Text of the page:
Classification: pf_neogene -> Globigerinidae -> Globigerina
Sister taxa: Beella, Globigerina, Globigerinella, Protentella, Globigerinoides, Globigerinoidesella, Globoturborotalita, Orbulina, Praeorbulina, Sphaeroidinella, Sphaeroidinellopsis, Trilobatus, Turborotalita, Catapsydrax, Clavatorella, Paragloborotalia, Orcadia,

Distinguishing features: Trochospiral test with a single, large, open umbilical aperture. Spinose, non-cancellate, wall.

Daughter taxa: (blue => in age window 0-300Ma)
Usually 4 chambers in final whorl; Aperture a high symmetrical arch.
4 chambers in final whorl; Umbilicus small but deep; Aperture an elongate narrow arch with prominent lip
5-6 chambers in final whorl; often with kummerform final chamber. Umbilicus very large, deep. Aperture large, umbilical, with thin lip.
Specimens which cannot be assigned to established species


Citation: Globigerina d’Orbigny, 1826
Rank: genus
Type species: Globigerina bulloides
Taxonomic discussion: As noted  by Kennett & Srinivasan (1983) it used to be general practice to include all trochospiral species with a single, large, open umbilical aperture within Globigerina. However they reccomended dividug it into two gropus based on surface ultrastructure and phylogenetic relations, and following the work of  Collen and Vella (1973) and Fleisher (1974). They termed these groups: (1) Globigerina (Globigerina) d'Orbigny and (2) Globigerina (Zeaglobigerina) Kennett & Srinivasan 1983. These groups are still used but are refered to as the genera Globigerina and Globoturborotalita Hofker 1976

Catalog entries: Globigerina;

Type images:

Distinguishing features: Trochospiral test with a single, large, open umbilical aperture. Spinose, non-cancellate, wall.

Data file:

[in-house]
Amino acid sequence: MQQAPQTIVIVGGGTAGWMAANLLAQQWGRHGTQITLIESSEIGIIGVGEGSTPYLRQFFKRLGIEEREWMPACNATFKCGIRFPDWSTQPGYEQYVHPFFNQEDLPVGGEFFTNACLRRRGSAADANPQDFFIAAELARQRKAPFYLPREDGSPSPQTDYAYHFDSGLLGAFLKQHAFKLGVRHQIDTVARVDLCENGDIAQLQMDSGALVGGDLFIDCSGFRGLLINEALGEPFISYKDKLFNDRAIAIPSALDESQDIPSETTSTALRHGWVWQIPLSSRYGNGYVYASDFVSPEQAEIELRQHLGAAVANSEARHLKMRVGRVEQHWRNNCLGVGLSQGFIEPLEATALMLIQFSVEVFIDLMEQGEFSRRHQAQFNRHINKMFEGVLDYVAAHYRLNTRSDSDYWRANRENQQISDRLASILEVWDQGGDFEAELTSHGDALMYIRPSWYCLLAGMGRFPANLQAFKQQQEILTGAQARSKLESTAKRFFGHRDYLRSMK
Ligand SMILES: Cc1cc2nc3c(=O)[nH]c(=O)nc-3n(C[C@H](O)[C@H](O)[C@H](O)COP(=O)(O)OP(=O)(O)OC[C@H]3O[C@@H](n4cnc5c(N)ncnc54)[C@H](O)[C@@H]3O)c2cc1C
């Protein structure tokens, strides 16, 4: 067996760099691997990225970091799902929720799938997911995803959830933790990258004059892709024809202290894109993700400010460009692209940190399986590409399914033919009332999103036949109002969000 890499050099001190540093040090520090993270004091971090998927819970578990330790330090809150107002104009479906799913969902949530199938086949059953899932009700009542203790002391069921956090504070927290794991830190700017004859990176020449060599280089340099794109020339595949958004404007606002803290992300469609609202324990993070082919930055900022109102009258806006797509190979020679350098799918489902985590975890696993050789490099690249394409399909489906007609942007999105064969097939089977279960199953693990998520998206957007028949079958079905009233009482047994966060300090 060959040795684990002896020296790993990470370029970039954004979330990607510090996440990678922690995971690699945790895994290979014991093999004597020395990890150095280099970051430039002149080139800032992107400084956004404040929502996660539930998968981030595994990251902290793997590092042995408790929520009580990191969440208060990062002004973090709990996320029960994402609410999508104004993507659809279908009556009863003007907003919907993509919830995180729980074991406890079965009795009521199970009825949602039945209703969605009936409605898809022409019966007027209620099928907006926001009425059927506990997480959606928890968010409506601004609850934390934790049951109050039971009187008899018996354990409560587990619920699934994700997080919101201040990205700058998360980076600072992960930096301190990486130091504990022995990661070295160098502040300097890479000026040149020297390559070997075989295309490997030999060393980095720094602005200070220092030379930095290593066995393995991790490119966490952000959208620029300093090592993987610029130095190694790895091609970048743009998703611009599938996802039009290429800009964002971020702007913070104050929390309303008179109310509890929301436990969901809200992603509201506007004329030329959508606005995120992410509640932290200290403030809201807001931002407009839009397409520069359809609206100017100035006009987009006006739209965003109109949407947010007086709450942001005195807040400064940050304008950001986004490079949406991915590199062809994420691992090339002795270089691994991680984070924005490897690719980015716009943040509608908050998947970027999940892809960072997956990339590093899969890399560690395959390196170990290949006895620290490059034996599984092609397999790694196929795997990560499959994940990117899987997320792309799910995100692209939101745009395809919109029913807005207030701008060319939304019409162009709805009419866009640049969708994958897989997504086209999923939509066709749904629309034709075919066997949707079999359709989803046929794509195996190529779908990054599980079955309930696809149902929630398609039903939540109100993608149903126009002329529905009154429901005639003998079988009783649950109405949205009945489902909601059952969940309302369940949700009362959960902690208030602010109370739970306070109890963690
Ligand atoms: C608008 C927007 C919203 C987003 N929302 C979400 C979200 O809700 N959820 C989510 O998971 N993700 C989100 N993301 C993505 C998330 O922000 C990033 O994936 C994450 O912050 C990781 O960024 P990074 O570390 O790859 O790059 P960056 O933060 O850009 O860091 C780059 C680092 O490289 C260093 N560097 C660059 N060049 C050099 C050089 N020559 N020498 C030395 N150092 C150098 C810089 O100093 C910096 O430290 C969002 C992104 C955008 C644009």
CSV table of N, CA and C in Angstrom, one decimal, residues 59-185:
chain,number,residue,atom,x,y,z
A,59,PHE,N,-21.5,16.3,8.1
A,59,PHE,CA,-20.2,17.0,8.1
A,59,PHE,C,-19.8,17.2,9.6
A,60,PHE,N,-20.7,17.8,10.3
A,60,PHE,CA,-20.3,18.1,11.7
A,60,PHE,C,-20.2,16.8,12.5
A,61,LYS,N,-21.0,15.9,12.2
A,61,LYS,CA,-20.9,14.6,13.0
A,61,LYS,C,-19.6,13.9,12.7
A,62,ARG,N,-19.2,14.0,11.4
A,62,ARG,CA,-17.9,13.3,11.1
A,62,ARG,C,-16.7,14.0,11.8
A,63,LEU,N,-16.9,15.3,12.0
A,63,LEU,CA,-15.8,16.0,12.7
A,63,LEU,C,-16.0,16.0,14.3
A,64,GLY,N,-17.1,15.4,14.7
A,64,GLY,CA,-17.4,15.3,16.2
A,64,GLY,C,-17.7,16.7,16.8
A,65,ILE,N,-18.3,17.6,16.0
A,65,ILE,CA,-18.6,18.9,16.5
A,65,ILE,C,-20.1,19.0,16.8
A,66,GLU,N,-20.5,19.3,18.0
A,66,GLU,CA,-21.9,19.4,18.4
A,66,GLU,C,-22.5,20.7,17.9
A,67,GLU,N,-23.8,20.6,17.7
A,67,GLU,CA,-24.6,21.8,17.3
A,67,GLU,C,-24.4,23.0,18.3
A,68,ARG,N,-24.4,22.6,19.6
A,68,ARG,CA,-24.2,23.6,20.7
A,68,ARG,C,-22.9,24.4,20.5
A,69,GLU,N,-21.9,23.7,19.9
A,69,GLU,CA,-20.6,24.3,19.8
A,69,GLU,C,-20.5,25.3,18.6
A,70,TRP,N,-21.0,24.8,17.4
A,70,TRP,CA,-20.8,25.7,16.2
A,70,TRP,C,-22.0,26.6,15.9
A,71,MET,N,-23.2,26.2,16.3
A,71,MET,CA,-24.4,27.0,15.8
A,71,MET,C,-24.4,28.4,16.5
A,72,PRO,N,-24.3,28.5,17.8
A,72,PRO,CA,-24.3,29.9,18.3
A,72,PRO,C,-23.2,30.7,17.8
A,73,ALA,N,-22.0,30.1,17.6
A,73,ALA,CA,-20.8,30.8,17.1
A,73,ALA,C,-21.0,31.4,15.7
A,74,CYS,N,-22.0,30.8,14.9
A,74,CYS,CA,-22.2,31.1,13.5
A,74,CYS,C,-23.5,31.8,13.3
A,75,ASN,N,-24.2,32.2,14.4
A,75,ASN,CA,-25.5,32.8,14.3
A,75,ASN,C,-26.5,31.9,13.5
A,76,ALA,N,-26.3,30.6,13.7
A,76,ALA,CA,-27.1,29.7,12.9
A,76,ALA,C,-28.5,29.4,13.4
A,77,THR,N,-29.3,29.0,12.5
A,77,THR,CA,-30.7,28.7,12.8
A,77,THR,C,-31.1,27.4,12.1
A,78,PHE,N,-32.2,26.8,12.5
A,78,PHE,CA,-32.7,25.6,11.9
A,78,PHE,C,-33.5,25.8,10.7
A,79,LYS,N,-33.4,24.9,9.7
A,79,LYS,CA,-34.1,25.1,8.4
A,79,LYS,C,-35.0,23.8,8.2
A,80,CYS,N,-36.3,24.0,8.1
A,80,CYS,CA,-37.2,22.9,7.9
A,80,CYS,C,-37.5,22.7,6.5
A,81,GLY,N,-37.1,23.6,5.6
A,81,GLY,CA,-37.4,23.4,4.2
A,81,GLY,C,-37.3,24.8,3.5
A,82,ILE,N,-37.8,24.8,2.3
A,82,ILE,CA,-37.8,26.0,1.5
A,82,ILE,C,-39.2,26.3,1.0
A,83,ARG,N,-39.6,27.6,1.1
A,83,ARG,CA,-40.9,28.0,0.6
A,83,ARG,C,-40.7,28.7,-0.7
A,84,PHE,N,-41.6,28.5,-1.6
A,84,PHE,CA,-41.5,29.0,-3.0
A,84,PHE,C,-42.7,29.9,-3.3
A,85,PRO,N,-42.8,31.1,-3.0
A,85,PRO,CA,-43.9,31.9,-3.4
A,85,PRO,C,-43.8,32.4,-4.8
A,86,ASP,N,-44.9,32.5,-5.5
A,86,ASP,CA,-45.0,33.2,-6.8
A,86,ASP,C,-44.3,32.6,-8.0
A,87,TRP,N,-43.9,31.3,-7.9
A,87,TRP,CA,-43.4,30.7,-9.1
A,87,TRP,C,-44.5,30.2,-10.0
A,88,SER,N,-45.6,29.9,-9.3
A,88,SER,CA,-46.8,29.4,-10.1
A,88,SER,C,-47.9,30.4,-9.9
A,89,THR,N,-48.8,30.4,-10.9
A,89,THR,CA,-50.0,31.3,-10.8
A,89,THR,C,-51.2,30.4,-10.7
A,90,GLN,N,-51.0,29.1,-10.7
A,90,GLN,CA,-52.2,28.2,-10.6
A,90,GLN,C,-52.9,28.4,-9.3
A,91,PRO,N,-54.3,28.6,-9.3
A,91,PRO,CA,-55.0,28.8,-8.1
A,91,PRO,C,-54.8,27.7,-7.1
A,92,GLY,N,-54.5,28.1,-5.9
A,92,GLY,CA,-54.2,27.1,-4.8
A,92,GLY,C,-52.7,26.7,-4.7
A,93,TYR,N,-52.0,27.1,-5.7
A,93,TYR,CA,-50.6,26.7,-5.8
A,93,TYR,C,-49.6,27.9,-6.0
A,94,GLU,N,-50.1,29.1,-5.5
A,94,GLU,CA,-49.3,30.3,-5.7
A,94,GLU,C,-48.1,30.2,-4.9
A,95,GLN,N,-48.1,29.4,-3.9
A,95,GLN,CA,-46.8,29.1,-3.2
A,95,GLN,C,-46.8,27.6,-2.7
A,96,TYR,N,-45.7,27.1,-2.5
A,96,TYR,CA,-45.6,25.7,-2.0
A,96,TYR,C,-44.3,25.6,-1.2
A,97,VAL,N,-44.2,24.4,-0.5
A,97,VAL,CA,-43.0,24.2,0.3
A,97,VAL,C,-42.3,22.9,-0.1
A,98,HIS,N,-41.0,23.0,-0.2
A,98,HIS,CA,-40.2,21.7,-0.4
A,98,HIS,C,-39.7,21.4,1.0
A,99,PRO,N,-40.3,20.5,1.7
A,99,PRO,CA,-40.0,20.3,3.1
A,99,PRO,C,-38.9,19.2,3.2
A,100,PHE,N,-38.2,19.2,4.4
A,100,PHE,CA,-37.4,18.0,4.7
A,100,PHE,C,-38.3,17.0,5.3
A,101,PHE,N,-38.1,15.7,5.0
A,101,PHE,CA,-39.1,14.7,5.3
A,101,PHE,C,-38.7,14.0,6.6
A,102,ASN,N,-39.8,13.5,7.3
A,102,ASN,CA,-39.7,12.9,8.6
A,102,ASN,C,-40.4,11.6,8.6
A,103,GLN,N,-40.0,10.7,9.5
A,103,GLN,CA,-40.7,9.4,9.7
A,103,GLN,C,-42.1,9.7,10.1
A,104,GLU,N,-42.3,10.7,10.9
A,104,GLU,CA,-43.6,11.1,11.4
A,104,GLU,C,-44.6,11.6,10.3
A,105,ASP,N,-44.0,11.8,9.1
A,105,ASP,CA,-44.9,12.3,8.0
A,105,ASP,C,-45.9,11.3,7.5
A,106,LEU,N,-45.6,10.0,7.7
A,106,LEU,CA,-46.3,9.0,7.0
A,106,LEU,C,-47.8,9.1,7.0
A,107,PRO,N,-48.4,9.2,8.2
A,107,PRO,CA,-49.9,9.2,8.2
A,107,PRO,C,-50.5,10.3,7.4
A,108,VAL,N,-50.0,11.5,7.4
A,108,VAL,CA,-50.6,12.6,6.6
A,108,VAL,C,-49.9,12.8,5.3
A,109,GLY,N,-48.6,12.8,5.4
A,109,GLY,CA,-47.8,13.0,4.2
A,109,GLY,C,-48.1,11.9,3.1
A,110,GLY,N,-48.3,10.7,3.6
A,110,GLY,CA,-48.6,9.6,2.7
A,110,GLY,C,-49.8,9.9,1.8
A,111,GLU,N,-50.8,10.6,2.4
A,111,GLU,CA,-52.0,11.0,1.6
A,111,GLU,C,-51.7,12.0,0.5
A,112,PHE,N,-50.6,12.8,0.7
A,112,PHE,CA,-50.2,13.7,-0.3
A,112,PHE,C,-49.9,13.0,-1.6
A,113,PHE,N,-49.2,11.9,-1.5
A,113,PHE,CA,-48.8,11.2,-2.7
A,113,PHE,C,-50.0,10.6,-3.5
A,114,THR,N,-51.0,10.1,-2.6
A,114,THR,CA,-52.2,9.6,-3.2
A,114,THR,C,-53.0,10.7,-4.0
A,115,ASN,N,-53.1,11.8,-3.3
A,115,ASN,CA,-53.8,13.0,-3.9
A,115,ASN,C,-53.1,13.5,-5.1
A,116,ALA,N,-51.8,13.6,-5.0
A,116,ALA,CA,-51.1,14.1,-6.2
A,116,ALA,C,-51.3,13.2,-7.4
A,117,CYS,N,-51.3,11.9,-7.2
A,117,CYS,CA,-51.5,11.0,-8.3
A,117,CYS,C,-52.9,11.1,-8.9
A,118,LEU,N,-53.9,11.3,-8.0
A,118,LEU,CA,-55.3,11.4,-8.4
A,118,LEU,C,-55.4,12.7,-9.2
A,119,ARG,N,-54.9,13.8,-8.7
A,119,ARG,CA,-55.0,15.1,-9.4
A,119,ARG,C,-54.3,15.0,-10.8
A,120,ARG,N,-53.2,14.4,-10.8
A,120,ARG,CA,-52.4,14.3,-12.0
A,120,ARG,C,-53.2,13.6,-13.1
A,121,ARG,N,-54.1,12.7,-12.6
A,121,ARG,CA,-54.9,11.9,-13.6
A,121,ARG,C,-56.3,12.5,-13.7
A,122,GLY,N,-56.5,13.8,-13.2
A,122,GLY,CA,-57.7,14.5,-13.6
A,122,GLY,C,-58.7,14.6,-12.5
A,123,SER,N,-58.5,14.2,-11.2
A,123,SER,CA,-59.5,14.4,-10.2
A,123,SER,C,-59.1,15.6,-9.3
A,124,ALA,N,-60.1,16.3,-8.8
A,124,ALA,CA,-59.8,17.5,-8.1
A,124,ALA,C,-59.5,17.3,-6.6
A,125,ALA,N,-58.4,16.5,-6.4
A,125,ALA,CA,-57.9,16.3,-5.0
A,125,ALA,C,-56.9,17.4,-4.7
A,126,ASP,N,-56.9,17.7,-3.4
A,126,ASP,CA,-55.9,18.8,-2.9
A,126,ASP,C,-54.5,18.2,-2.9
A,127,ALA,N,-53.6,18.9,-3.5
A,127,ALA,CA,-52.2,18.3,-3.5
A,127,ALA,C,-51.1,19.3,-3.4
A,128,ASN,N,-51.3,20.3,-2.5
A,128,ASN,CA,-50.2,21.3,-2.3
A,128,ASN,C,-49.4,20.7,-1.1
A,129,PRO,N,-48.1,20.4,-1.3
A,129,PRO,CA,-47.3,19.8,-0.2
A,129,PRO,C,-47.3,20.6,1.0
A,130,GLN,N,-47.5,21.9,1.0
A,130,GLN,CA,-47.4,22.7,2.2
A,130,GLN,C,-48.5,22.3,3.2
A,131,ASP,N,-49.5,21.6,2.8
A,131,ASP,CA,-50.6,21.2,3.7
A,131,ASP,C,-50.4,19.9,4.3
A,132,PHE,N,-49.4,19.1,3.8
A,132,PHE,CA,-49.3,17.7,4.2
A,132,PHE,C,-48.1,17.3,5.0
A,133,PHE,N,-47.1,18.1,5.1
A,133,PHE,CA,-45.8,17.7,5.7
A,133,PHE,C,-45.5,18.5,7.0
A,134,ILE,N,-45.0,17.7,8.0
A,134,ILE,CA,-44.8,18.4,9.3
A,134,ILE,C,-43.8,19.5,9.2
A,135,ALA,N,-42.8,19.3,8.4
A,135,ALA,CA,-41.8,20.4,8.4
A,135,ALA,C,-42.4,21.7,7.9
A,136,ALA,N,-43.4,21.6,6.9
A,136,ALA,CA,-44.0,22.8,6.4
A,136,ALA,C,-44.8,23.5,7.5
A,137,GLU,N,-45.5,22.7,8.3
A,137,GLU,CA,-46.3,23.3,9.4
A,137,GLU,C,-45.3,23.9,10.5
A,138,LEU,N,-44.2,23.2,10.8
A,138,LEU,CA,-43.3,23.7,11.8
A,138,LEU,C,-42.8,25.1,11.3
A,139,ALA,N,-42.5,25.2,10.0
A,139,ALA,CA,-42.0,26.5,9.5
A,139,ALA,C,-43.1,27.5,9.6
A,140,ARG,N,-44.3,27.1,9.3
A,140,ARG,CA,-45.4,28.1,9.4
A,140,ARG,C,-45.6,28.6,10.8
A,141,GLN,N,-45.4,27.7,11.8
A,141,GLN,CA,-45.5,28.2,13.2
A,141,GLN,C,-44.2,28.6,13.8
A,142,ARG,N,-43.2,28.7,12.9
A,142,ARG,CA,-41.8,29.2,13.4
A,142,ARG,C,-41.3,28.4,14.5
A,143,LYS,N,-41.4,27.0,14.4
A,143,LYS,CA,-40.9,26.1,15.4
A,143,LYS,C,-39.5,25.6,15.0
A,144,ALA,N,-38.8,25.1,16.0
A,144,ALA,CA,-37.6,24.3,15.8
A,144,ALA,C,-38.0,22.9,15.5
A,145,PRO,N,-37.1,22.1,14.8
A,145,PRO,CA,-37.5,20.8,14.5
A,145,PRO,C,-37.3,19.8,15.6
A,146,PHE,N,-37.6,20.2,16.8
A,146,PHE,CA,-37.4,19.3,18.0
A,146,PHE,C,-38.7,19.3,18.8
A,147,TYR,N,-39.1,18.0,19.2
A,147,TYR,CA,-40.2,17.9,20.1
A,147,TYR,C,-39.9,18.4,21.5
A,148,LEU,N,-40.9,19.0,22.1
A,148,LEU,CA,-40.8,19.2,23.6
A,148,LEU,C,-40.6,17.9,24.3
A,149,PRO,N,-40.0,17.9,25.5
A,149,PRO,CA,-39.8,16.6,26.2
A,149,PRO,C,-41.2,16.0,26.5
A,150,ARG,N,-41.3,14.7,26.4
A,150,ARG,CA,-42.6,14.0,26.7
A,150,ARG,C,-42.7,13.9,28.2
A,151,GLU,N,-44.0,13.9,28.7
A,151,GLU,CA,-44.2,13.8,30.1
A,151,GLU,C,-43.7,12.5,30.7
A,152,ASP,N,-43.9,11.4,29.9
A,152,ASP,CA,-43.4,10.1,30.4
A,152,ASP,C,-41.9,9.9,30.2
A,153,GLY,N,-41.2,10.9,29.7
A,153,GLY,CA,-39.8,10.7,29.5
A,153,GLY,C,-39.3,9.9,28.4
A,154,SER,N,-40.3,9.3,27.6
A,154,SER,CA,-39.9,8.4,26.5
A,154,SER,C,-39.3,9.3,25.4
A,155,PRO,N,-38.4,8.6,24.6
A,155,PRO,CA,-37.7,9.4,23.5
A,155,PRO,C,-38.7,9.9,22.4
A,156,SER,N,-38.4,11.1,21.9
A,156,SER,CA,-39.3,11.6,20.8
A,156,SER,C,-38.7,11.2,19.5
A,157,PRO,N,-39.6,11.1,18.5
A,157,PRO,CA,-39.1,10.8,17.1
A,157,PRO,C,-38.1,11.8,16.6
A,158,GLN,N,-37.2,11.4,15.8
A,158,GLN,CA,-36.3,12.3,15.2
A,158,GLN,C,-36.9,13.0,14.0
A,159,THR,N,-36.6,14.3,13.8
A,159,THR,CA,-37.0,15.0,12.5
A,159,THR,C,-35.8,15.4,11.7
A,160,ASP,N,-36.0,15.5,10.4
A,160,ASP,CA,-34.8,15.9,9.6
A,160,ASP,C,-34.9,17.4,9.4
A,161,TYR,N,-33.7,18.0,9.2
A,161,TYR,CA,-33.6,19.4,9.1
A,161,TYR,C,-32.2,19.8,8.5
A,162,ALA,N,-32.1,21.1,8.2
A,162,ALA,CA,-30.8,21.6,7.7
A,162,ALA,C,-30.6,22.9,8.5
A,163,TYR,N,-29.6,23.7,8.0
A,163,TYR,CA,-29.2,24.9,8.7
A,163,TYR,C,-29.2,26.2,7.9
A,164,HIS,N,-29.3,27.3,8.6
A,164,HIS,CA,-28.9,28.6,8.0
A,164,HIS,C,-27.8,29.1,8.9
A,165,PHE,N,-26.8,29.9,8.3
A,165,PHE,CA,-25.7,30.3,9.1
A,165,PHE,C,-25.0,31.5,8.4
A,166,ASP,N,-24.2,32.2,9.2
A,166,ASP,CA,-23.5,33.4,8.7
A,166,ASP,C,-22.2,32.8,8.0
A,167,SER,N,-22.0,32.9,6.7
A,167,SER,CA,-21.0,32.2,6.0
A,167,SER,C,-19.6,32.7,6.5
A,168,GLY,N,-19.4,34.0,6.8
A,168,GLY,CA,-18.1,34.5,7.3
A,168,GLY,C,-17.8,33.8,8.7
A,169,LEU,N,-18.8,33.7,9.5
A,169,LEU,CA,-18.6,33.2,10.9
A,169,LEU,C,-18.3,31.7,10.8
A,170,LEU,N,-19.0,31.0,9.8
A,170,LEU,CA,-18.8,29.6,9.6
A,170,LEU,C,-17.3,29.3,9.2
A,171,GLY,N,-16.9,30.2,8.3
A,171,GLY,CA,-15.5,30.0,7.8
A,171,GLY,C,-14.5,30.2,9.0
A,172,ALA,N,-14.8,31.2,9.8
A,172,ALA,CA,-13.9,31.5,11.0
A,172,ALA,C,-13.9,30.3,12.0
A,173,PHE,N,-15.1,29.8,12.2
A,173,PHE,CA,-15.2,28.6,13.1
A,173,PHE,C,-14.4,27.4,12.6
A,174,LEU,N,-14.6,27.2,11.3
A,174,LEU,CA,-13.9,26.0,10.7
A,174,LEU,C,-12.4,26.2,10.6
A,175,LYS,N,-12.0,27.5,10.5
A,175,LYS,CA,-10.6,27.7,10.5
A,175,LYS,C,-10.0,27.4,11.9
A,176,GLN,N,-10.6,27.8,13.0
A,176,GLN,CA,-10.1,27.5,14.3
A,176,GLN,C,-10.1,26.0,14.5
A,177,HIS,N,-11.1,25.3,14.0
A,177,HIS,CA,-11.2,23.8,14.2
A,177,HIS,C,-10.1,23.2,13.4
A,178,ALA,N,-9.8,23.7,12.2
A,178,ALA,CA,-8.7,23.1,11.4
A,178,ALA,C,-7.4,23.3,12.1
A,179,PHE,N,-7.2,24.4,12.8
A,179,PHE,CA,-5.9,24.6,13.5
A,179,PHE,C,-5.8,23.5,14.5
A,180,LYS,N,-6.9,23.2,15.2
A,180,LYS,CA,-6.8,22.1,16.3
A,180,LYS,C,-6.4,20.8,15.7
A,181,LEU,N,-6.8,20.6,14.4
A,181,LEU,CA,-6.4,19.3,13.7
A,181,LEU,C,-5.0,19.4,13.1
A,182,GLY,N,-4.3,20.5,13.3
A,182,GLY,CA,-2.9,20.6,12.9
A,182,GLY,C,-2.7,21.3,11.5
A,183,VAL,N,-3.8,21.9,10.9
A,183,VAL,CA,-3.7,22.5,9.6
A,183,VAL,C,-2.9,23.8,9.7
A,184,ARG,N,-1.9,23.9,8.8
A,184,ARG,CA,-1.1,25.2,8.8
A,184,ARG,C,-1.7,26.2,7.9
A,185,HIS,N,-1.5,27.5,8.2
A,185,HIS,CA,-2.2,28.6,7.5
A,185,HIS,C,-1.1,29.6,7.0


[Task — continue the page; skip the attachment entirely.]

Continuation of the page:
NB The short diagnoses are used in the tables of daughter-taxa to act as quick summaries of the differences between e.g. species of one genus. They have initially been copied from the diagnostic characters/distinguishing features sections of the Eocene and Paleocene Atlases, they will be edited as the site is developed.


Test morphology:

Trochospiral test with a single, large, open umbilical aperture. Characterized by hispid surface, penetrated by roughly cylindrical pores. No evidence of pore pits or interpore ridges (Pl. 4, Fig. 1). Pores occupy interspaces between short, blunt projections, which represent the bases of long, slender spines observed in living specimens. In fossil specimens, the blunt projections give a hispid (spinose) appearance to the surface of final chamber. The primary objective of restricting this definition of Globigerina is to exclude a large number of phylogenetically unrelated forms from this genus, whose apertural position is also umbilical. [Kennett & Srinvasan 1983]

Biogeography and Palaeobiology

Phylogenetic relations:

The earliest spinose-walled Globigerina appears to be Gg. officinalis, which gave rise during the Late Eocene to two main lineages: (1) Gg. (Gg.) angustiumbilicata-Gg. (Gg.) ciperoensis and Gg. (Gg.) angulisuturalis lineage and (2) Gg. (Gg.) praebulloides-Gg. (Gg.) bulloides lineage. The first lineage is largely confined to the Paleogene, while the latter is largely a Neogene lineage. [Kennett & Srinvasan 1983]

Biostratigraphic distribution

Geological Range:
Last occurrence (top): Extant Data source: Total of range of species in this database
First occurrence (base): in upper part of Burdigalian Stage (65% up, 17.5Ma, in Burdigalian stage). Data source: Total of range of species in this database

Plot of occurrence data:

Primary source for this page: Kennett & Srinivasan 1983, p.28


Collen, I.D. & Vella, P., (1973). Pliocene planktonic foraminifera, southern North Island, New Zealand,. Journal of Foraminiferal Research, 3(1): 13-29.

d'Orbigny, A., (1826). Tableau methodique de la Classe de Cephalopodes. Annals des Sciences Naturelles, Paris, 7: 245-314.

Fleisher, R.L., (1974). Cenozoic planktonic foraminifera and biostratigraphy, Arabian Sea, Deep Sea Drilling Project, Leg 23A. Initial Reports of the Deep Sea Drilling Project, 23: 1001-1072.

Hofker, J., (1976). La famille Turborotalitidae. Revue de Micropaléontologie, 19: 47-53.

Kennett, J.P. & Srinivasan, M.S., (1983). Neogene Planktonic Foraminifera. Hutchinson Ross Publishing Co., Stroudsburg, Pennsylvania, 1-265 pp.


Globigerina compiled by the pforams@mikrotax project team viewed: 16-8-2018

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